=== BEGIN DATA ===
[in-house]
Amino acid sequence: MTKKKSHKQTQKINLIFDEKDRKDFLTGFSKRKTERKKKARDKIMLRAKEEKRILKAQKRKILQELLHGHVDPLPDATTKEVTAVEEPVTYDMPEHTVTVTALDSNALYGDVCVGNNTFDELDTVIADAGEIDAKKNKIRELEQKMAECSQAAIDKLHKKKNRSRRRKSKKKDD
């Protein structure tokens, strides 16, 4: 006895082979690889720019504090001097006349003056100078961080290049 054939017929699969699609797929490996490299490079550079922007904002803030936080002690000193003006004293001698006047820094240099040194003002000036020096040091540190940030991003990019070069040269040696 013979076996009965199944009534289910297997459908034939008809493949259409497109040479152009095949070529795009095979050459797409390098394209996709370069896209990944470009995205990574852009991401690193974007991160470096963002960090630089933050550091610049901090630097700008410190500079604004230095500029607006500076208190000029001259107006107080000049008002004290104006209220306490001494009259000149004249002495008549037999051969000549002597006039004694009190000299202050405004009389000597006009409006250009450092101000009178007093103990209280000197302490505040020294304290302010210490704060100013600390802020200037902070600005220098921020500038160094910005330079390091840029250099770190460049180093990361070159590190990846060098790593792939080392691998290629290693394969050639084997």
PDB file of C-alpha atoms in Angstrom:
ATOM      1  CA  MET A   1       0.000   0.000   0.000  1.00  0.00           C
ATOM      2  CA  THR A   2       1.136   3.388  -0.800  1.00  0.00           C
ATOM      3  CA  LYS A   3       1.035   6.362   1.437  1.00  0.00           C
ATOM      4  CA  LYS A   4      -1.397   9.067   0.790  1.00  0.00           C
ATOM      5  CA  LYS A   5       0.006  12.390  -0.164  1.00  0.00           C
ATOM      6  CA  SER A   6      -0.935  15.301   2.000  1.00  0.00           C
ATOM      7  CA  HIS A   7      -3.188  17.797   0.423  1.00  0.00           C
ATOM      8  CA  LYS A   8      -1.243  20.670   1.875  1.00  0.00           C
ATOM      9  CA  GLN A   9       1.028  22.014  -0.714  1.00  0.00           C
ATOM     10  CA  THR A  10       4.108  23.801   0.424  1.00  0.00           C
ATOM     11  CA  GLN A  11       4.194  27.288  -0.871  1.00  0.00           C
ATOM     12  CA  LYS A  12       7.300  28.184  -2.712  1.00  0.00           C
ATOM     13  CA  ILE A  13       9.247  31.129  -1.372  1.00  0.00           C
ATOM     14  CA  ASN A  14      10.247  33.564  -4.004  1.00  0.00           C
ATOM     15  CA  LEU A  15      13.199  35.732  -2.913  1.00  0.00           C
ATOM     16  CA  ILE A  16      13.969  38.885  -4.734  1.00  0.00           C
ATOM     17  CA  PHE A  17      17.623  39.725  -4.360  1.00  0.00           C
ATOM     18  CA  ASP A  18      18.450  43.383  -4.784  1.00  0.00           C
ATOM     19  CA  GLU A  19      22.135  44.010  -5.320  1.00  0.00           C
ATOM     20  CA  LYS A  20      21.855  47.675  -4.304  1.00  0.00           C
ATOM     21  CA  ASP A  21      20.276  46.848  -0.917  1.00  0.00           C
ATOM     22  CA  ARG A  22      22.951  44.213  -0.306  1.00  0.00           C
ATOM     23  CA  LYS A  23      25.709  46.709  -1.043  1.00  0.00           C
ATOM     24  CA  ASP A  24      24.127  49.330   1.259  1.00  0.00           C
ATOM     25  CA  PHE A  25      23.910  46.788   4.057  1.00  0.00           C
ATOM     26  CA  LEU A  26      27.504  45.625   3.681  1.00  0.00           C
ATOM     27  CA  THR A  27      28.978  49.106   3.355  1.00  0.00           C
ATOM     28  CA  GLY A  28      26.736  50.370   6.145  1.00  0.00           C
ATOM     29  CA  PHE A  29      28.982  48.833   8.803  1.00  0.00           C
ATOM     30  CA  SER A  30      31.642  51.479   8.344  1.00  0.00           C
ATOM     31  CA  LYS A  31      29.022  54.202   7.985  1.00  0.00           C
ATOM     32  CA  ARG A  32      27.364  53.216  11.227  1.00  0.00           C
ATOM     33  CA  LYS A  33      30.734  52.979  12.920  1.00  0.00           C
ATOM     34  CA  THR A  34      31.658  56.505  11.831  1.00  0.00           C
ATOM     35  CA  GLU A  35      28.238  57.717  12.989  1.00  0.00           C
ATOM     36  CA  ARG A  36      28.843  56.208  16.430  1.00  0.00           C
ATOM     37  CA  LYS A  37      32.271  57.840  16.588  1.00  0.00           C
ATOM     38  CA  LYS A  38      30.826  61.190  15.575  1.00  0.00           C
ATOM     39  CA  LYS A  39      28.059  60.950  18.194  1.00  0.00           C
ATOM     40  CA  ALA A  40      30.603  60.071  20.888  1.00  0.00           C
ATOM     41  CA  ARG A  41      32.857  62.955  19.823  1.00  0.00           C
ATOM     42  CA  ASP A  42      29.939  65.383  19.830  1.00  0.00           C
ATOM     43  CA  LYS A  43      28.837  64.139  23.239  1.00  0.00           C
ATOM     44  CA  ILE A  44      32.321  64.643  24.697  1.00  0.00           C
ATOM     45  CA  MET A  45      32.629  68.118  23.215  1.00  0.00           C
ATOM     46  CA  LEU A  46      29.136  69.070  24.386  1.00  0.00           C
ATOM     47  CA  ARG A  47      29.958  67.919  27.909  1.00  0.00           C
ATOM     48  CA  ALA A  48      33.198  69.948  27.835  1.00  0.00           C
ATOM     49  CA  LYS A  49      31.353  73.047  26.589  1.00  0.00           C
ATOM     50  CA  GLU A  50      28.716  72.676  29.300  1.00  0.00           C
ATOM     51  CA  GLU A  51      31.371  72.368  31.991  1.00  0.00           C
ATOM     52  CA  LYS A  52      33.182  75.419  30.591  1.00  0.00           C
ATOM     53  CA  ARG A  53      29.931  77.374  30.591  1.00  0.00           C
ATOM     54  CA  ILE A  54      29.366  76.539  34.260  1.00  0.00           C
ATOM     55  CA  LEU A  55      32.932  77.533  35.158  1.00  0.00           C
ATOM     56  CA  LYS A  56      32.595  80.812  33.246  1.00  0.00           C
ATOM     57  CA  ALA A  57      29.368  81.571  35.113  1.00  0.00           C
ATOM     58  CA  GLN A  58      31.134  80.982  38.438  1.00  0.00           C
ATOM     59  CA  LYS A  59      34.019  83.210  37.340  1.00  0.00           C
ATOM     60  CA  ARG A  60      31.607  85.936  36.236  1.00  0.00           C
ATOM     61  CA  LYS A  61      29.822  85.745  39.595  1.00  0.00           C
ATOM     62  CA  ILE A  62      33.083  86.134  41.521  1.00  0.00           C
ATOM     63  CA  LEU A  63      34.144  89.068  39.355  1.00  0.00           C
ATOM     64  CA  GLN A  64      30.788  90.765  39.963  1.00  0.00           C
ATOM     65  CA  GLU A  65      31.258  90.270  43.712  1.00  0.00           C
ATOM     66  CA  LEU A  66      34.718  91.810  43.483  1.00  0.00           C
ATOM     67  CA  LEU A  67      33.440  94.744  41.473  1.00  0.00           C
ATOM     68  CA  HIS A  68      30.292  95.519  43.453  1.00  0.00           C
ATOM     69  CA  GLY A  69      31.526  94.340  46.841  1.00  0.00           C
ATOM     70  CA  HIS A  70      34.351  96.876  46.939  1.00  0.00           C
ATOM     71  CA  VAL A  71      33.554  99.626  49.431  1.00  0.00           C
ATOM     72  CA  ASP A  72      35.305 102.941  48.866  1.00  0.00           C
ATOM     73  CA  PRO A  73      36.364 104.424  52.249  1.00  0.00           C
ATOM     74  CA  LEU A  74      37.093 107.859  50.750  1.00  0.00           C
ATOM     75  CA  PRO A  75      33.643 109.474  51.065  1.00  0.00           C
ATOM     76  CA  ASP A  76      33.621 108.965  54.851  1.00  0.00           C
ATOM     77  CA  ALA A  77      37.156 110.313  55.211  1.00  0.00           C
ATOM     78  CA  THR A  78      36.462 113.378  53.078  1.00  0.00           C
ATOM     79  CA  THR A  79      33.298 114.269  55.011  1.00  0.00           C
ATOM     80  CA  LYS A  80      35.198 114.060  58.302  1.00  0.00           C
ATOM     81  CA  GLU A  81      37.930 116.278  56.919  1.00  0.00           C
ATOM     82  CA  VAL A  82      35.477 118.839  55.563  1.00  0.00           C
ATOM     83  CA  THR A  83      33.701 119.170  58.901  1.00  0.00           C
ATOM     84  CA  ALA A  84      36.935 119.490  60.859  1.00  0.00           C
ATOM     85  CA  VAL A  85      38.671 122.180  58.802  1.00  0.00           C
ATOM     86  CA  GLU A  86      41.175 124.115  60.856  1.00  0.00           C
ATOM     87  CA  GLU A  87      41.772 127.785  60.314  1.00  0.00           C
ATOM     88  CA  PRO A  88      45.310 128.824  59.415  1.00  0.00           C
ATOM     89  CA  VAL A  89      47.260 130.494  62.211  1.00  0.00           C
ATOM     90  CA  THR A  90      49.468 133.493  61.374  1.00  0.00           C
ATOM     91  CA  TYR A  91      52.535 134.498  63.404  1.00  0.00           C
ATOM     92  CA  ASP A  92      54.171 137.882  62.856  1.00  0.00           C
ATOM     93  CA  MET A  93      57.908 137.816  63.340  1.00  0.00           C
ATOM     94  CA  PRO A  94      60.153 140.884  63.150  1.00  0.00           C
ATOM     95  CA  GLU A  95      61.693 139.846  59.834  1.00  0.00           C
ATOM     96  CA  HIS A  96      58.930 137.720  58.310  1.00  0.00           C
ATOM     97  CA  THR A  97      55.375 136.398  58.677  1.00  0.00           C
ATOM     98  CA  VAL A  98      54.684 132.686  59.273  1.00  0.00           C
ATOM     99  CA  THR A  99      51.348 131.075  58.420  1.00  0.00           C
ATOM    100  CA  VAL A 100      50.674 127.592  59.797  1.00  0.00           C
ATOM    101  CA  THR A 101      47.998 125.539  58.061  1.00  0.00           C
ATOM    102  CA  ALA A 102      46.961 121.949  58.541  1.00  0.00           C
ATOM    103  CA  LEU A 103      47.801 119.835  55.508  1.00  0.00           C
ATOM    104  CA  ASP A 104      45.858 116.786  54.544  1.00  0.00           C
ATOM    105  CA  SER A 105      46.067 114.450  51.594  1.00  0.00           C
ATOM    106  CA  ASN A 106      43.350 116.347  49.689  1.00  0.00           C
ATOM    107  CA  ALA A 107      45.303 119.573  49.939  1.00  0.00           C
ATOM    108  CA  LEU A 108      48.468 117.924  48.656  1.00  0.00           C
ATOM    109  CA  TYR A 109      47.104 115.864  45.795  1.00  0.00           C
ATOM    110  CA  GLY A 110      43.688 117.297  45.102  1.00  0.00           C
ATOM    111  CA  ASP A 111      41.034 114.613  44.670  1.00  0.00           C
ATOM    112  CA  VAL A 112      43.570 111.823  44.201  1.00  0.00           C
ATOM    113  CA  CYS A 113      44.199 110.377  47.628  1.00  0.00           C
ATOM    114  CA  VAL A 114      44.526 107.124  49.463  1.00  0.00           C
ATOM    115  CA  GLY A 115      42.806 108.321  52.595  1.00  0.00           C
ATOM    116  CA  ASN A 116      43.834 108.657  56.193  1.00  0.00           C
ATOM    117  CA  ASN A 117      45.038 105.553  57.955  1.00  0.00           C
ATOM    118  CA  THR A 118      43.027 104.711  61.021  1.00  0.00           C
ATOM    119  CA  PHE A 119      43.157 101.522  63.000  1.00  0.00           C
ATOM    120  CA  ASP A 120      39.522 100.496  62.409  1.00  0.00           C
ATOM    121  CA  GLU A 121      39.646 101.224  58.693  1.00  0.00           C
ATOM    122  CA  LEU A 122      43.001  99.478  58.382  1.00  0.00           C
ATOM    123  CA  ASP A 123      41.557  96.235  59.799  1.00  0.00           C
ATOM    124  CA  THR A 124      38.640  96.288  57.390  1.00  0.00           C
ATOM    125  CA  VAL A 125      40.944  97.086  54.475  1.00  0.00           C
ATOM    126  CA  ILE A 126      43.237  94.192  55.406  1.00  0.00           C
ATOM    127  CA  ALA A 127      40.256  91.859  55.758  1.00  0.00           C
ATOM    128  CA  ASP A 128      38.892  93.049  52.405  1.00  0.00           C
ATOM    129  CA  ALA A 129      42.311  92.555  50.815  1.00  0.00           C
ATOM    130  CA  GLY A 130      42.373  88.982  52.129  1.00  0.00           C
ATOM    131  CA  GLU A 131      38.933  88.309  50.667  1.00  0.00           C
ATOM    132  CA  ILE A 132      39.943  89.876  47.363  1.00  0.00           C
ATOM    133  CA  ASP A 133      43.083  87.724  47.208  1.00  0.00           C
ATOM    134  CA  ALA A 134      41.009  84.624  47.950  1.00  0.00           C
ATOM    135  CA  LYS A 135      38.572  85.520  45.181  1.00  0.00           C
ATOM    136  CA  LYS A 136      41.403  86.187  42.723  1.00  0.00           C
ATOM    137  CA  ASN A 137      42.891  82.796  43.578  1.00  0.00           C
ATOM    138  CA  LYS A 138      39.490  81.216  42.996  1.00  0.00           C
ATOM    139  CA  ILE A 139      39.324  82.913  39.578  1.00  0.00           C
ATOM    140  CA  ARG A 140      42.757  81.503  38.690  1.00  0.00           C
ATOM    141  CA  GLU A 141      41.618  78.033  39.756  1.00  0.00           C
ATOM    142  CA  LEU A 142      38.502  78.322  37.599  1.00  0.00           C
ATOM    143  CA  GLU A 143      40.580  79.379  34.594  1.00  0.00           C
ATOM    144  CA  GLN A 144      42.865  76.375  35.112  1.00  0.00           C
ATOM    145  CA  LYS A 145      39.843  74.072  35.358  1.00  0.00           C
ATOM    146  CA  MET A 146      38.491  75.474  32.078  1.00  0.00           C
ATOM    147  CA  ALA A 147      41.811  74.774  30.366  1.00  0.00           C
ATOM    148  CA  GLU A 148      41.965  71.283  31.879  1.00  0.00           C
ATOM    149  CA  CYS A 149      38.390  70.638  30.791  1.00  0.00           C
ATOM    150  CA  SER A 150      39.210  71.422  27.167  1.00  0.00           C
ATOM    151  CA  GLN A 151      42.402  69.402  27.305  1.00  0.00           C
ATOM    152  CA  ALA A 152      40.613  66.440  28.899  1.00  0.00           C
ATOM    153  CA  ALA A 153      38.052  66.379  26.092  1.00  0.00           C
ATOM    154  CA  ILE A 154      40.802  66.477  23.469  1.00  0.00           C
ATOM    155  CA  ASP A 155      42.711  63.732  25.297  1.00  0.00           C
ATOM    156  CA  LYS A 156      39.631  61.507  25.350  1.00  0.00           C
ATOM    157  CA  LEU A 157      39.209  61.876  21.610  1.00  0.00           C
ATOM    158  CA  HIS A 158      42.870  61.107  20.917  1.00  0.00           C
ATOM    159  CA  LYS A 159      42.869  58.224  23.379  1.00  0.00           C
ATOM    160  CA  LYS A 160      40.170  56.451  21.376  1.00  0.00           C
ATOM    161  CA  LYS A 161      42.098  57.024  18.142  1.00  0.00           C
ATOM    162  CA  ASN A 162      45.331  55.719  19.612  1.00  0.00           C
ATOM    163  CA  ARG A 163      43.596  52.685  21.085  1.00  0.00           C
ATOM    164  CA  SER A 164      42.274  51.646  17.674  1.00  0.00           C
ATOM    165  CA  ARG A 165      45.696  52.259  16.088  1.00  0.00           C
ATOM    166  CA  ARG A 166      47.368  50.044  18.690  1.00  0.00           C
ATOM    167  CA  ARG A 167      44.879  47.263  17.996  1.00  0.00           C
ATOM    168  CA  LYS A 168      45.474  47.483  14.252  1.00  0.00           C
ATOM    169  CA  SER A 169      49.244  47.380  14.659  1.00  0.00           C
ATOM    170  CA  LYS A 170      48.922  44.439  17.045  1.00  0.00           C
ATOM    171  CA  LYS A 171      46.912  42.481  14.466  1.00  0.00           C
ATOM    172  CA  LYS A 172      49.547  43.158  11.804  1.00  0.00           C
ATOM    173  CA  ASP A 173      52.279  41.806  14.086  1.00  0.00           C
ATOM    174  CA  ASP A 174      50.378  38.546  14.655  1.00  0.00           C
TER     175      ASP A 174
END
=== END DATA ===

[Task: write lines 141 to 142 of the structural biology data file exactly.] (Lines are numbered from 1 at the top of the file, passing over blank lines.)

ATOM    137  CA  ASN A 137      42.891  82.796  43.578  1.00  0.00           C
ATOM    138  CA  LYS A 138      39.490  81.216  42.996  1.00  0.00           C